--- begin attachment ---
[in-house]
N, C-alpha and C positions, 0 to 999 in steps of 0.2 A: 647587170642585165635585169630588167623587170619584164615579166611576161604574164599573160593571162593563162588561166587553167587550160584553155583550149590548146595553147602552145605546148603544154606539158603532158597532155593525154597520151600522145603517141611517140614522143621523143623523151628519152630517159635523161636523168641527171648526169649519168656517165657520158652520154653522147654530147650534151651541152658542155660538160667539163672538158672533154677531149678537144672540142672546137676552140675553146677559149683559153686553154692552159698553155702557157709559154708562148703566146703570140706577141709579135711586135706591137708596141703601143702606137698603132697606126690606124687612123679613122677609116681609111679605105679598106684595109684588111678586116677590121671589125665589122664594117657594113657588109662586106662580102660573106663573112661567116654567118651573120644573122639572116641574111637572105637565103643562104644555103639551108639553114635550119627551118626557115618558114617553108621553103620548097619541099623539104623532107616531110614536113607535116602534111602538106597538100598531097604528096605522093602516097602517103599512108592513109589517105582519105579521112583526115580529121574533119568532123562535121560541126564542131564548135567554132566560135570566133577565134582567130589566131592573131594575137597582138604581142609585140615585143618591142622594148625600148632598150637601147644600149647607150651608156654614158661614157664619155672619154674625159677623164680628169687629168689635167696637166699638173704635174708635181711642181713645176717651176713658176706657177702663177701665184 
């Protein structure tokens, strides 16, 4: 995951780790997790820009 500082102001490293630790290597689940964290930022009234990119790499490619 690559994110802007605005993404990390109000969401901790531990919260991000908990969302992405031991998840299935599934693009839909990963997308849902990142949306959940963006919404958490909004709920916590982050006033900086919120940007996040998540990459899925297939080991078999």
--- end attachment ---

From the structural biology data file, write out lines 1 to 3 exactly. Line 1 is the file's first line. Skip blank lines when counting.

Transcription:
[in-house]
N, C-alpha and C positions, 0 to 999 in steps of 0.2 A: 647587170642585165635585169630588167623587170619584164615579166611576161604574164599573160593571162593563162588561166587553167587550160584553155583550149590548146595553147602552145605546148603544154606539158603532158597532155593525154597520151600522145603517141611517140614522143621523143623523151628519152630517159635523161636523168641527171648526169649519168656517165657520158652520154653522147654530147650534151651541152658542155660538160667539163672538158672533154677531149678537144672540142672546137676552140675553146677559149683559153686553154692552159698553155702557157709559154708562148703566146703570140706577141709579135711586135706591137708596141703601143702606137698603132697606126690606124687612123679613122677609116681609111679605105679598106684595109684588111678586116677590121671589125665589122664594117657594113657588109662586106662580102660573106663573112661567116654567118651573120644573122639572116641574111637572105637565103643562104644555103639551108639553114635550119627551118626557115618558114617553108621553103620548097619541099623539104623532107616531110614536113607535116602534111602538106597538100598531097604528096605522093602516097602517103599512108592513109589517105582519105579521112583526115580529121574533119568532123562535121560541126564542131564548135567554132566560135570566133577565134582567130589566131592573131594575137597582138604581142609585140615585143618591142622594148625600148632598150637601147644600149647607150651608156654614158661614157664619155672619154674625159677623164680628169687629168689635167696637166699638173704635174708635181711642181713645176717651176713658176706657177702663177701665184 
């Protein structure tokens, strides 16, 4: 995951780790997790820009 500082102001490293630790290597689940964290930022009234990119790499490619 690559994110802007605005993404990390109000969401901790531990919260991000908990969302992405031991998840299935599934693009839909990963997308849902990142949306959940963006919404958490909004709920916590982050006033900086919120940007996040998540990459899925297939080991078999």